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Sen. Ron Johnson Says Half Of America Won’t Accept A Biden Win

Chip Somodevilla
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Sen. Ron Johnson, R-Wis., questions witnesses during a full hearing on U.S.-Russia affairs in the Dirksen Senate Office Building on Capitol Hill Dec. 03, 2019, in Washington, D.C.

Updated Saturday at 11:11 a.m. CT

Republican U.S. Sen. Ron Johnson, of Wisconsin, said Friday that half the country will not accept the outcome of the presidential election if Democrat Joe Biden wins.

Johnson, a staunch supporter of President Donald Trump, also refused to say if he thought the election was legitimate, while admitting he had no proof of any illegal activity.

“It’s very unfortunate that no matter who wins, the other half of America is not going to view this as a particularly legitimate election,” Johnson said on WTMJ-AM. “That’s a real problem. I’m not saying it’s legitimate or not. I’m saying this process has been set up where people are not going to view it as legitimate. And that’s a real problem.”

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Johnson said there has “always been some voter fraud that the mainstream media and unfortunately, many officials just simply ignore.” He offered no examples and his spokesman did not immediately respond when asked to provide some.

“I’m not alleging anything because I have no proof,” Johnson said. “All I’m saying is there are enough irregularities” to raise concerns.

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Broadly speaking, voter fraud has proved exceedingly rare. The Brennan Center for Justice in 2017 ranked the risk of ballot fraud at 0.00004% to 0.0009%, based on studies of past elections.

Johnson said the large number of mail-in ballots increased the chances of wrongdoing. More than 1.3 million people, Republicans and Democrats alike, voted by mail in Wisconsin and Meagan Wolfe, the state’s top elections official, said she was unaware of any irregularities in the election.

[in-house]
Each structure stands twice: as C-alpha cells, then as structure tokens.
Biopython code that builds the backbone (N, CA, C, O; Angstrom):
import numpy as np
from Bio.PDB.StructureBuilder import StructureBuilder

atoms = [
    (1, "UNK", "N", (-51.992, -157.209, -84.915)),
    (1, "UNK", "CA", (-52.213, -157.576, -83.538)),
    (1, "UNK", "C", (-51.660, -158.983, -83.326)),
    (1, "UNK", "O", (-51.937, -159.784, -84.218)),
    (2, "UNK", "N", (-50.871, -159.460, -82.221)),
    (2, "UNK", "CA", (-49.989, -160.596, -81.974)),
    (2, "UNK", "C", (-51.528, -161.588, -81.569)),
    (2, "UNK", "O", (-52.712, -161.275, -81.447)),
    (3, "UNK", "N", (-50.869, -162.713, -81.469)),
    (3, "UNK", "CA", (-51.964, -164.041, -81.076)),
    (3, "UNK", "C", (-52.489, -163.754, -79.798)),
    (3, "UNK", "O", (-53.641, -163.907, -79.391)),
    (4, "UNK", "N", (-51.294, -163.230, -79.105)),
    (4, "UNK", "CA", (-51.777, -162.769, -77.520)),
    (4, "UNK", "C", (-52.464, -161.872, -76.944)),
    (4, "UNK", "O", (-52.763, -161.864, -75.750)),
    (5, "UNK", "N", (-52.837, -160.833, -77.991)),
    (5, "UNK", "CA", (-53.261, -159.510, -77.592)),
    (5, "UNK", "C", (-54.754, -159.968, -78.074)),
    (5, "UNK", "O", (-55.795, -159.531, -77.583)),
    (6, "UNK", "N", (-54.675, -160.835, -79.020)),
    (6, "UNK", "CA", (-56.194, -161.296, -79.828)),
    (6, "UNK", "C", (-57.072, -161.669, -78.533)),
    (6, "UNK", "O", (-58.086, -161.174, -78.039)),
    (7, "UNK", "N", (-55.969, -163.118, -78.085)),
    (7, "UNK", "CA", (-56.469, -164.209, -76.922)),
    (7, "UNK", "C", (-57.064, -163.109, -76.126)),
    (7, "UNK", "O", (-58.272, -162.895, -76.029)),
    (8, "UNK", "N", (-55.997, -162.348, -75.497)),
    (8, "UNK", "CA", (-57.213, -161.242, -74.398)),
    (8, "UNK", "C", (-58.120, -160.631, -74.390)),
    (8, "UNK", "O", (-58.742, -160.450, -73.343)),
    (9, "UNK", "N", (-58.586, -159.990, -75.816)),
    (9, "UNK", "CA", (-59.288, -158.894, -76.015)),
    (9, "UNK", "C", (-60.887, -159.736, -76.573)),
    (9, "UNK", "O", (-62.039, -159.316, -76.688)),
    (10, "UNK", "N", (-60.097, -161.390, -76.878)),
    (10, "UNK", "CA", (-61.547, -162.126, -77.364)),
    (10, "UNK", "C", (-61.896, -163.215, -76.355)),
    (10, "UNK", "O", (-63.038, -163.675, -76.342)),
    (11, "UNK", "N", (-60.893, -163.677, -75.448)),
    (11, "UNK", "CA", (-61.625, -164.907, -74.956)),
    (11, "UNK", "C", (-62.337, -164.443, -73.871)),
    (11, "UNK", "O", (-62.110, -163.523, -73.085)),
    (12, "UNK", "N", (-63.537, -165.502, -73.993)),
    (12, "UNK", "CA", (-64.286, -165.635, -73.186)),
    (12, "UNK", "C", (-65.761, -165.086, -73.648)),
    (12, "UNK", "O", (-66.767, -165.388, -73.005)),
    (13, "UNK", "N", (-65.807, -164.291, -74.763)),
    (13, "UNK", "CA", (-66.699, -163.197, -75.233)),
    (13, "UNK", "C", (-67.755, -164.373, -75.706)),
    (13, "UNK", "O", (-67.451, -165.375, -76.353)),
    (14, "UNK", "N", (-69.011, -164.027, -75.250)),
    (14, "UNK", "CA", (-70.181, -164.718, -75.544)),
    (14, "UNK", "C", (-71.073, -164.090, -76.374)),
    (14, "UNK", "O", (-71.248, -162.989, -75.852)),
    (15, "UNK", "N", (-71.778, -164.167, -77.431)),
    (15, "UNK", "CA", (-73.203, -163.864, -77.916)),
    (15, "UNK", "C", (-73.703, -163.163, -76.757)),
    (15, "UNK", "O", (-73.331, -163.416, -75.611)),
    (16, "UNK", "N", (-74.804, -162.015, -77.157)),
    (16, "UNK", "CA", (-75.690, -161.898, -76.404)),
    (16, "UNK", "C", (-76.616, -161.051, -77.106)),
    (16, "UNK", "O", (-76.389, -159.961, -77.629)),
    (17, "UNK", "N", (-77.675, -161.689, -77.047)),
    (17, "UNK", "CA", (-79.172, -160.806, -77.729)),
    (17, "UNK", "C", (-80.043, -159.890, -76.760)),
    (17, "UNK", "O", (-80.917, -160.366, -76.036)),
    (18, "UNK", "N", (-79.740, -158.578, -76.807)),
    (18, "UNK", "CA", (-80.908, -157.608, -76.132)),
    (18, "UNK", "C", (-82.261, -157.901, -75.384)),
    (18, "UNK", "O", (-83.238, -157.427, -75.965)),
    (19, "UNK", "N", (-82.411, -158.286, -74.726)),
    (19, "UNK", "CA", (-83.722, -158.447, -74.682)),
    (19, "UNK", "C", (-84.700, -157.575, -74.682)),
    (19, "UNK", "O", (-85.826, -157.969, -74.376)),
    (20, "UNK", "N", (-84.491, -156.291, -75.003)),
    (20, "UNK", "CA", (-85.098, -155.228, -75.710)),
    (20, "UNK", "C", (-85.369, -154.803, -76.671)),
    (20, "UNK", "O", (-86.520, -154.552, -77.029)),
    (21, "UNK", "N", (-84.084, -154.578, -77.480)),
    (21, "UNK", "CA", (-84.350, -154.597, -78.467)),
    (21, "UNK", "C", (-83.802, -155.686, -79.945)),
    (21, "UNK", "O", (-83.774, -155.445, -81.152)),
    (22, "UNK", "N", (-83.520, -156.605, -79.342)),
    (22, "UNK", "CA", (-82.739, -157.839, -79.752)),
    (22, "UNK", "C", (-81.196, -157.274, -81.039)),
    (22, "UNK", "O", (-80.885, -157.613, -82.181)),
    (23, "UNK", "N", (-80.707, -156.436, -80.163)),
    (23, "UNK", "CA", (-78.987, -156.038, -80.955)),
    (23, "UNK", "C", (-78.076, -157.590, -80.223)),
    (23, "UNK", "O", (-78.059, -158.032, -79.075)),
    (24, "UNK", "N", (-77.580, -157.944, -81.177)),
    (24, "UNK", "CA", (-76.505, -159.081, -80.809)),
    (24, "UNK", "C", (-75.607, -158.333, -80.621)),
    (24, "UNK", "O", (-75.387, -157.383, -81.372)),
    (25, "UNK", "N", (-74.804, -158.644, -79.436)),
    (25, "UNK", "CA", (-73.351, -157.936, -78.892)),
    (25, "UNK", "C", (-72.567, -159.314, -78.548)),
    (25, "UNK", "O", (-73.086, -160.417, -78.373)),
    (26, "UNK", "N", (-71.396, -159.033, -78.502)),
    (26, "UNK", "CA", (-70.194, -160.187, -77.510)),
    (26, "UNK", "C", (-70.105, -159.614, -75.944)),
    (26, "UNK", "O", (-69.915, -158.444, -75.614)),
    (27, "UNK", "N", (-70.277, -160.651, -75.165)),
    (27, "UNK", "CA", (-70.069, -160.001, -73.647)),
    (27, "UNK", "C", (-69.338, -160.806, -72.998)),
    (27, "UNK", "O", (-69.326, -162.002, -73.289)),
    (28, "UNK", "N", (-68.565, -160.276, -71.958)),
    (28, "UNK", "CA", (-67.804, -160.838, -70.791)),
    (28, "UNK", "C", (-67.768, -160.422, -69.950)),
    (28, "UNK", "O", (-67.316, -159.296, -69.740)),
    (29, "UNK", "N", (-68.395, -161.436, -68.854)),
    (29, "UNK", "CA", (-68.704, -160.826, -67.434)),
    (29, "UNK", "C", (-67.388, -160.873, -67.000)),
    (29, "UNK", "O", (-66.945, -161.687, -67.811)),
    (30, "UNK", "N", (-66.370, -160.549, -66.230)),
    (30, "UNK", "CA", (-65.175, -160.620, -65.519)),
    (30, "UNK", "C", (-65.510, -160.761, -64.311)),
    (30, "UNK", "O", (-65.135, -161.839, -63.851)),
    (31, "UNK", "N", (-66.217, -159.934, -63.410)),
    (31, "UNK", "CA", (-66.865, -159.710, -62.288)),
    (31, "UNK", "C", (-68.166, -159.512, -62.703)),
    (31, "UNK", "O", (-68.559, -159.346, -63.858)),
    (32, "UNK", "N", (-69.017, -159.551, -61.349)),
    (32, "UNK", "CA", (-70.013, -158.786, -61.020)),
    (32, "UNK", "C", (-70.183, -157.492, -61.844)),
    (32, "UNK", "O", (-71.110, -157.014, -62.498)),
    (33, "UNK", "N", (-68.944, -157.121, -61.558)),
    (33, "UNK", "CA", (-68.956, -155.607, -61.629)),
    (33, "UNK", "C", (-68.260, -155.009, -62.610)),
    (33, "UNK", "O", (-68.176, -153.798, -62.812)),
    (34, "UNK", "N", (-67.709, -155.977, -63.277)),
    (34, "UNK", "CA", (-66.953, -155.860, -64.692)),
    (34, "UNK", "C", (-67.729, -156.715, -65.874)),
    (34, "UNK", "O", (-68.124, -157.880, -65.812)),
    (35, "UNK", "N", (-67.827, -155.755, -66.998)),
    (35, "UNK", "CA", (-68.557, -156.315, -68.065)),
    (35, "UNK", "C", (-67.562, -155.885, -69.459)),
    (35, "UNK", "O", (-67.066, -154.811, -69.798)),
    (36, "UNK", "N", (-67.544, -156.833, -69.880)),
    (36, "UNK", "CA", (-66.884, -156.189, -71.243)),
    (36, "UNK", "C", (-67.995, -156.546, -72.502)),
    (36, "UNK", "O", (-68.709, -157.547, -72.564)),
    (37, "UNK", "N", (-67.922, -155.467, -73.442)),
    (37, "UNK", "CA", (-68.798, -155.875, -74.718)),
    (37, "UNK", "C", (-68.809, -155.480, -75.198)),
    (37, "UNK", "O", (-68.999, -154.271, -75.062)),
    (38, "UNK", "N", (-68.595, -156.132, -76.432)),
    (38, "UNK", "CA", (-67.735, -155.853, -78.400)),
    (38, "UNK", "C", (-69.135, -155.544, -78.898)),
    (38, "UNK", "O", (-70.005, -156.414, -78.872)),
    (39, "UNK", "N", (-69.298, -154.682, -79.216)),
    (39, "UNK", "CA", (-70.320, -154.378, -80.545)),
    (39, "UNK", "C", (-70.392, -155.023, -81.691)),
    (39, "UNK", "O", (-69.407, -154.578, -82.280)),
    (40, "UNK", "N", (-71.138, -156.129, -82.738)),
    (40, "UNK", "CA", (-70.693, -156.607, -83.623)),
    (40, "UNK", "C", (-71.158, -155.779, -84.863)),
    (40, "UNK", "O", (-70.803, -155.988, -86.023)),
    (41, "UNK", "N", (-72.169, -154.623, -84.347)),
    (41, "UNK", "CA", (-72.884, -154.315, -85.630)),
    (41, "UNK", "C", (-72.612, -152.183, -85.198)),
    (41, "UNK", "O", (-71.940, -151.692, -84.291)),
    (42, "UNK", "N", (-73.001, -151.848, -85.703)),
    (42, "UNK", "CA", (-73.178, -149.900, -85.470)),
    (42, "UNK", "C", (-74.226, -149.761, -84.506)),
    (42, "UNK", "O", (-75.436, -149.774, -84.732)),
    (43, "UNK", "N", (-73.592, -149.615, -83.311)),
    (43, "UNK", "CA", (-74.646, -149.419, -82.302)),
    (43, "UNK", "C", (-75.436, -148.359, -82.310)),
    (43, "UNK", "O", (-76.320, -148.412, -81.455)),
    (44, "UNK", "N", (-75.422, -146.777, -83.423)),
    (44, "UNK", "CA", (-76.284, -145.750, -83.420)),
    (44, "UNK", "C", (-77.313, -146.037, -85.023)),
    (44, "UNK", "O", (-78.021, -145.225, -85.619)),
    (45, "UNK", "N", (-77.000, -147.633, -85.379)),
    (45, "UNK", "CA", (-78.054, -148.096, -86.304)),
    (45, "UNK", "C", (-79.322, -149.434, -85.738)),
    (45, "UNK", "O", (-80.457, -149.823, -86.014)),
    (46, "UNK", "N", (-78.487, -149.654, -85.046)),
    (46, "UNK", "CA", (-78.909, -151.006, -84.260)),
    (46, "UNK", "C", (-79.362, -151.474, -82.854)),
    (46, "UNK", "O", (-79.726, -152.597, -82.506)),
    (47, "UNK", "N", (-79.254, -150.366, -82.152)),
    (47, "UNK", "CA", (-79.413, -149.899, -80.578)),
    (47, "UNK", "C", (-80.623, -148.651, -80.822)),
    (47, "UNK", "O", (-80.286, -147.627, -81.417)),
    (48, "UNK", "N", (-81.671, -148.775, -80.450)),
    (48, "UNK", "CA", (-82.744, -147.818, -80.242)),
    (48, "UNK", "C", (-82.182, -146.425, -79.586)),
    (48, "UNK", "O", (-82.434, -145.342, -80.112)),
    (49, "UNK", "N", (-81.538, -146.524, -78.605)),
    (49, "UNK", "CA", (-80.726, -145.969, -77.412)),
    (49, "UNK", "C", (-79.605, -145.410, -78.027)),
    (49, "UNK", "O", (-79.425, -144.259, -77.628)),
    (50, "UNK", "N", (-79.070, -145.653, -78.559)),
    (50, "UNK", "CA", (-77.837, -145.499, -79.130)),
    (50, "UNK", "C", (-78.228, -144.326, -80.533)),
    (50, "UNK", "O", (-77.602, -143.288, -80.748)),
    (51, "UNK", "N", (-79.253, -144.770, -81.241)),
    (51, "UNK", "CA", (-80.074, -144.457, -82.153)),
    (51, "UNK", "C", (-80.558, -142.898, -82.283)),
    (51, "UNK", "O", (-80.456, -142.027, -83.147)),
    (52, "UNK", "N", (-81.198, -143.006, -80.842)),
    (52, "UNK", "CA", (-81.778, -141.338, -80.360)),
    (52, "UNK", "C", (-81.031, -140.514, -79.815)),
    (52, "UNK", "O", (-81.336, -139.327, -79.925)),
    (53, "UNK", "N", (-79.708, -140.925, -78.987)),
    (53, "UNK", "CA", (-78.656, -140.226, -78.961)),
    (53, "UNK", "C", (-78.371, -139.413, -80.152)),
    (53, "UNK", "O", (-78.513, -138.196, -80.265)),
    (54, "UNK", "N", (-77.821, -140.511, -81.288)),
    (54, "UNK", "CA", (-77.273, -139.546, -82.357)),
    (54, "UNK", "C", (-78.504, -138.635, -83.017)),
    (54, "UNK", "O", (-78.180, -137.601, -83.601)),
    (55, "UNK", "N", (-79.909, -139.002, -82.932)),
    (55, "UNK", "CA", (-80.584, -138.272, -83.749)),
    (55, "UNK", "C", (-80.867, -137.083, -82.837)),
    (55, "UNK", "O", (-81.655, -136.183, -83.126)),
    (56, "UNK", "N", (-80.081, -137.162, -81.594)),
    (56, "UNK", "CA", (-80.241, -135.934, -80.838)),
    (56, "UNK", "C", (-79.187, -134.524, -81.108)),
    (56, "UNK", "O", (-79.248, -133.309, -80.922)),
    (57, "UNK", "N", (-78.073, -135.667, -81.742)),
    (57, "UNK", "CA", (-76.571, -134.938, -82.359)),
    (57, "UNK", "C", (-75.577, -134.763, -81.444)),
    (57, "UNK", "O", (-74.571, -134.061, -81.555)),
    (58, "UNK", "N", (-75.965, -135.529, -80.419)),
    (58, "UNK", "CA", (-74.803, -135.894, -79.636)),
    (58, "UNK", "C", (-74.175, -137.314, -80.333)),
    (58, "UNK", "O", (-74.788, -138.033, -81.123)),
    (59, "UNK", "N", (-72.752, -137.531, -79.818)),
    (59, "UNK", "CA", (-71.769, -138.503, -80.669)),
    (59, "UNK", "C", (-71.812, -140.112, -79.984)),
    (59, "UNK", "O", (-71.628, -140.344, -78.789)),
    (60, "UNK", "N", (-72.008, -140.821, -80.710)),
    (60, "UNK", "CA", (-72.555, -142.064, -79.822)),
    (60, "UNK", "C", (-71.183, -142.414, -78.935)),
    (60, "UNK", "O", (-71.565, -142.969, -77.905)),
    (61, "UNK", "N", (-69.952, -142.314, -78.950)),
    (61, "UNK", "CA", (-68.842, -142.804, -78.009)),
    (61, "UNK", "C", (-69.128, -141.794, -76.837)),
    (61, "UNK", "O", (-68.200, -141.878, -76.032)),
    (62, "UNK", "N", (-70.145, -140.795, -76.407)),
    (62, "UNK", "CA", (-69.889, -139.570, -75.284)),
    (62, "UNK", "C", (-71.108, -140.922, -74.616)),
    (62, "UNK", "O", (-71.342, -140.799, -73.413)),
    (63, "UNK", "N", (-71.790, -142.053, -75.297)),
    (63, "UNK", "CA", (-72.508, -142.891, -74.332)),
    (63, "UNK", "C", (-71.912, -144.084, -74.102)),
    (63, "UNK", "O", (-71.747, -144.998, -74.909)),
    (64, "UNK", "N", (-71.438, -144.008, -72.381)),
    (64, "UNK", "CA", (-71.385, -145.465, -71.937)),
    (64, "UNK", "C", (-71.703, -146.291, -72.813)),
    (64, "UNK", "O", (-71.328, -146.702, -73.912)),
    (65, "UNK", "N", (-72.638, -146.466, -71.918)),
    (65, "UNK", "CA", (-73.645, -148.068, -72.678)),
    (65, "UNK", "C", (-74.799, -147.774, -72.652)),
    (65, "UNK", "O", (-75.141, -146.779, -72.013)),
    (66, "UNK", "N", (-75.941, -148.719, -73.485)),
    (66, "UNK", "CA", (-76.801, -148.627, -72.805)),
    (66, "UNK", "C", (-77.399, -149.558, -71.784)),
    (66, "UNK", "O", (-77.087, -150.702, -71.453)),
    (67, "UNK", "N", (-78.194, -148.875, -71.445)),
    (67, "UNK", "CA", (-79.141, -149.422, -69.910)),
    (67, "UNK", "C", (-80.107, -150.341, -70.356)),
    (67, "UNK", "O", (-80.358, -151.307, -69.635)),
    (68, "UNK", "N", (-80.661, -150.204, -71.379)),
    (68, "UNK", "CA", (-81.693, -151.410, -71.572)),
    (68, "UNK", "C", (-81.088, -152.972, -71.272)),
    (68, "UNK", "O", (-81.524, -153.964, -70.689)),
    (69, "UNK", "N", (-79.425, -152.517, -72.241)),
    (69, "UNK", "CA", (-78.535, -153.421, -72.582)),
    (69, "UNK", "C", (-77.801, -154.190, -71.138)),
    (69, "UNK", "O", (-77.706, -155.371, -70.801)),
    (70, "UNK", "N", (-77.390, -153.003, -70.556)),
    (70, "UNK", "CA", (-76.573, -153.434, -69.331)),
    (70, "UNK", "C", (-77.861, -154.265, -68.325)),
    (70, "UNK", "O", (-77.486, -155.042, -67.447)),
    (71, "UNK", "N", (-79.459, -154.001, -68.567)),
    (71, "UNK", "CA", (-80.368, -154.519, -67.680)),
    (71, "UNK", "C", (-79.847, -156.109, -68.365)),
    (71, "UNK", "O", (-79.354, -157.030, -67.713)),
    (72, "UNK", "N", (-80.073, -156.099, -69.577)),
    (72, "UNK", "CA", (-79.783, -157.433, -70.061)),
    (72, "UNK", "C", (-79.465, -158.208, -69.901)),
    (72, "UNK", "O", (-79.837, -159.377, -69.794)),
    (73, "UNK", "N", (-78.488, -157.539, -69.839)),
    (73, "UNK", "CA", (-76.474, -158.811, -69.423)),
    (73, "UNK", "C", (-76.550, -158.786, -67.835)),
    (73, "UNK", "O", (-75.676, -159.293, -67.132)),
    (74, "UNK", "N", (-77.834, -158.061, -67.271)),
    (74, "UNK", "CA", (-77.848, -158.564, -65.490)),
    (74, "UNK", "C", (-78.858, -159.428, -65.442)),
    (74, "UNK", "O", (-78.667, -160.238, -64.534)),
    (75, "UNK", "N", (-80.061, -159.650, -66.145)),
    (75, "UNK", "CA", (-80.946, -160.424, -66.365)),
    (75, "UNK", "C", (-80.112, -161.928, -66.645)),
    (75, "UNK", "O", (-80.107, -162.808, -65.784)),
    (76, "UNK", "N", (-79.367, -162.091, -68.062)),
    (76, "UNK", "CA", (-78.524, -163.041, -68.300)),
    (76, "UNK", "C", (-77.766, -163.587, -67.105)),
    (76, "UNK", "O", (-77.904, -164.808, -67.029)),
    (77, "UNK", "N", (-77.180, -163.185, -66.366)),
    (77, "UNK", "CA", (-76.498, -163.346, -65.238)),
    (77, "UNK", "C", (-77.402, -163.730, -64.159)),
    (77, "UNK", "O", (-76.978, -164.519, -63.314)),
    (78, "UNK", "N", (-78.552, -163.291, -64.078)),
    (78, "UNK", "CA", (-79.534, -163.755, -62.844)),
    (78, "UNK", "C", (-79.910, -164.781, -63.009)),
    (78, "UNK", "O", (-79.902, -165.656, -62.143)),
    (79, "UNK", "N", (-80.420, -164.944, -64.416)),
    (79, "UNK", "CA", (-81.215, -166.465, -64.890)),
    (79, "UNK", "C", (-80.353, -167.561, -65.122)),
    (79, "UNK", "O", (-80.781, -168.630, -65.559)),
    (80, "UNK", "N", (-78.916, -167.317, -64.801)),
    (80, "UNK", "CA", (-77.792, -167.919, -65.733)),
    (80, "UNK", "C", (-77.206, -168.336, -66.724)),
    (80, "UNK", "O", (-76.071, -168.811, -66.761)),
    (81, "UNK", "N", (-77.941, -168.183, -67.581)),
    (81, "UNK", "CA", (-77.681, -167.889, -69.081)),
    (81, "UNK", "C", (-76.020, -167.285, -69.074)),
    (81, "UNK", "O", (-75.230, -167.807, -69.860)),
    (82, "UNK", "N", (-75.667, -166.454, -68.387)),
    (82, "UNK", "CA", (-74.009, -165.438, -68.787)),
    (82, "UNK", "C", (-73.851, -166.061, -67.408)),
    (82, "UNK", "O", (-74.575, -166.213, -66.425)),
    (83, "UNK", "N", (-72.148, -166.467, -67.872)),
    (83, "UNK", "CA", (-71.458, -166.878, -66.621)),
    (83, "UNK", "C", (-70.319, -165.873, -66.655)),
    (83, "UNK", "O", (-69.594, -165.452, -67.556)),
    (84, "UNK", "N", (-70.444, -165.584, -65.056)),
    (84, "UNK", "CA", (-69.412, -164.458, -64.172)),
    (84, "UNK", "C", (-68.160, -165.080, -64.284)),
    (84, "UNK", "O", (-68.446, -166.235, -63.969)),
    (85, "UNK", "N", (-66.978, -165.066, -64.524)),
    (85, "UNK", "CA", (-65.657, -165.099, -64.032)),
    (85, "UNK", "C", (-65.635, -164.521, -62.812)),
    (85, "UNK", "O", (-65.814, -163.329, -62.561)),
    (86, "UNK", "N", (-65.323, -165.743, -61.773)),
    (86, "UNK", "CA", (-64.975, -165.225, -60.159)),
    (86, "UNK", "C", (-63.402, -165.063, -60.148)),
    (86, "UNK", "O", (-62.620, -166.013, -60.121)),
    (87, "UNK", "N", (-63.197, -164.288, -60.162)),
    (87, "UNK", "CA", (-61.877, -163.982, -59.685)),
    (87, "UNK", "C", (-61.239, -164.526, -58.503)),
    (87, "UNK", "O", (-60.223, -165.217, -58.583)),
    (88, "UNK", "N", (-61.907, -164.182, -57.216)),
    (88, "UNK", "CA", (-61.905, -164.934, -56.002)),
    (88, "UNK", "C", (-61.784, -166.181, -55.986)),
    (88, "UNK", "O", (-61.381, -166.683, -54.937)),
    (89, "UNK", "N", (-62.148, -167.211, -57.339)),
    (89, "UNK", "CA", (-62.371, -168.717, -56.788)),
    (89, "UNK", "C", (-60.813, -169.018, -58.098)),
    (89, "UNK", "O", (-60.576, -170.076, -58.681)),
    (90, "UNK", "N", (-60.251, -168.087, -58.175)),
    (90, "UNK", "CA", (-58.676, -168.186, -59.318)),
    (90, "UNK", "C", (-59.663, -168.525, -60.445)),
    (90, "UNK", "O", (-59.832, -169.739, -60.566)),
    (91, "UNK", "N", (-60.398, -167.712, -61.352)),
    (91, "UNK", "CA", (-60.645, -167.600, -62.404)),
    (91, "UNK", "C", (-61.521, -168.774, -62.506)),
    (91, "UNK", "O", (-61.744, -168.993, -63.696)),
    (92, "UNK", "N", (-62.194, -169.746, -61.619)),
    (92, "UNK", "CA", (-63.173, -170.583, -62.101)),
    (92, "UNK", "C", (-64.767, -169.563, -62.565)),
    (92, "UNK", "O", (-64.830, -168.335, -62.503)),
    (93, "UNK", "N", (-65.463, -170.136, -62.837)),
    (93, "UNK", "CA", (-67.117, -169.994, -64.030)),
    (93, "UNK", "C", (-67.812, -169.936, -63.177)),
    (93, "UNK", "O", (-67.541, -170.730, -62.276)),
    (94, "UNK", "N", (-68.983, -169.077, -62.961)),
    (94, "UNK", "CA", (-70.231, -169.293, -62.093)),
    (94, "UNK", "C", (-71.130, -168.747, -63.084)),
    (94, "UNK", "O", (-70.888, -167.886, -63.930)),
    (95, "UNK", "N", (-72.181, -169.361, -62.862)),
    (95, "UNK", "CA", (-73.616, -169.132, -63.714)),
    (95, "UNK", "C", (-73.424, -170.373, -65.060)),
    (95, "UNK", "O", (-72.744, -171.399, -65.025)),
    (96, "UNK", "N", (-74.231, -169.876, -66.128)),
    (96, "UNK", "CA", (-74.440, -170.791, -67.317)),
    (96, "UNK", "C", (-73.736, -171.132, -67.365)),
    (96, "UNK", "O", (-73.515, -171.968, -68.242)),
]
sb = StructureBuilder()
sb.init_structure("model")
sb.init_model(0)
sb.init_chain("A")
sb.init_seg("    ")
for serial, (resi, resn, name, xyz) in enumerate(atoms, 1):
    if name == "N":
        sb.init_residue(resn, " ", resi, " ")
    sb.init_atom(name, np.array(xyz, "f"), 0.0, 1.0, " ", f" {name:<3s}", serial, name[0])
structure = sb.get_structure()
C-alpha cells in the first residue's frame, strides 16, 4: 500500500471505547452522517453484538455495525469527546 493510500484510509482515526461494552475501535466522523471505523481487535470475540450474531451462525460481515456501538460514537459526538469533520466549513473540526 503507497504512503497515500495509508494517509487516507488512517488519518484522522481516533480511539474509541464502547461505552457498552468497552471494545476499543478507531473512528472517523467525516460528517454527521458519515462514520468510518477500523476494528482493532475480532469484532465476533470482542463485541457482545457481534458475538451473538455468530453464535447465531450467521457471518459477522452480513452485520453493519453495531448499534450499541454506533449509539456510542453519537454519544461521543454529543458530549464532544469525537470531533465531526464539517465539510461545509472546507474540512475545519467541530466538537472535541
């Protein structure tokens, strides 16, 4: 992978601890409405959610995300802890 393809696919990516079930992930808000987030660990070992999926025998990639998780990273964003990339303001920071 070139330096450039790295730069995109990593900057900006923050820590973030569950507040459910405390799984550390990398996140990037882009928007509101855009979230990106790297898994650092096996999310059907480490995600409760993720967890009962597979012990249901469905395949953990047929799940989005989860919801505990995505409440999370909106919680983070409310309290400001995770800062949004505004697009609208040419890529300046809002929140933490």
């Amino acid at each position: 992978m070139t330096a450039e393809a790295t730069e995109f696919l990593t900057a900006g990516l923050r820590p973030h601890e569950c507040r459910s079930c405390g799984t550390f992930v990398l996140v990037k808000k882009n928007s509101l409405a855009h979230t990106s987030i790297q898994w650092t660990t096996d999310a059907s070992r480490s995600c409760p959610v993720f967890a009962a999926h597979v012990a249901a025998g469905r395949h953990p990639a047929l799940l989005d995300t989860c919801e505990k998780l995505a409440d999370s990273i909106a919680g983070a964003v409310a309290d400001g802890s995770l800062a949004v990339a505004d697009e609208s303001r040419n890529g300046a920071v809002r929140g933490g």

Johnson said allowing for ballots that arrive by mail after Election Day, as is happening in Pennsylvania, erodes confidence in the results. He didn’t provide any examples to show why there shouldn’t be confidence in those ballots.

Johnson said Democrats had “gamed the system” to their advantage. He cited events in Madison, a Democratic stronghold, prior to the election where voters could drop off their absentee ballots with elections officials at city parks. Republicans threatened legal action to stop the events, but they did not file any lawsuits challenging their legality; state and local elections officials said the events were legal.

Wisconsin’s election rules are set by the Legislature, which has been under Republican control since 2011. During that time it has passed a number of election-related laws, including a voter ID requirement, limits on early voting and a prohibition on counting absentee ballots before Election Day.

Johnson, who said he has voted by mail absentee in Wisconsin, said absentee voting in the state is “highly controlled” but he raised concerns about election observers in Philadelphia not being allowed close enough to see what was happening.

“That is necessarily going to call into being a doubt as to whether or not the results can be legitimate,” Johnson said. “That’s the problem. It’s Democrats. It’s Democrats that are doing that, not Republicans. We’re all for counting every legitimate vote.”

The Trump campaign complained its observers in Philadelphia could not get close enough to see whether mail-in ballot envelopes had signatures along with eligible voters’ names and addresses. Pennsylvania Secretary of State Kathy Boockvar defended the process as open. On Thursday, a state judge ordered Philadelphia officials to allow party and candidate observers to move closer to election workers processing mail-in ballots.

Johnson said that Biden had a “leg up” in the election and if he wins, Trump supporters would not riot. That would only happen, Johnson said, if Biden lost “and then BLM and Antifa, the anarchists would take to the streets. This isn’t our side that’s going to riot in the streets. That would be the other side if they don’t get the result they want.”

Groups of Trump supporters gathered at vote tabulation sites in cities across battleground states where vote counting continued on Friday, including Detroit, Philadelphia, Phoenix, Atlanta and Las Vegas. Events billed as “Stop the Steal Rallies” were planned at the Wisconsin state Capitol in Madison by conservative supporters of Trump on both Friday and Saturday afternoons.

Facebook banned a large group called “Stop the Steal” that Trump supporters were using to organize protests against the vote count. Some members had called for violence, while many falsely claimed Democrats are stealing the election. The group had amassed more than 350,000 members before Facebook took it down.

Editor's note: This story has been updated to clarify that no lawsuits were filed by Republicans who threatened to stop events promoting ballot drop-offs.

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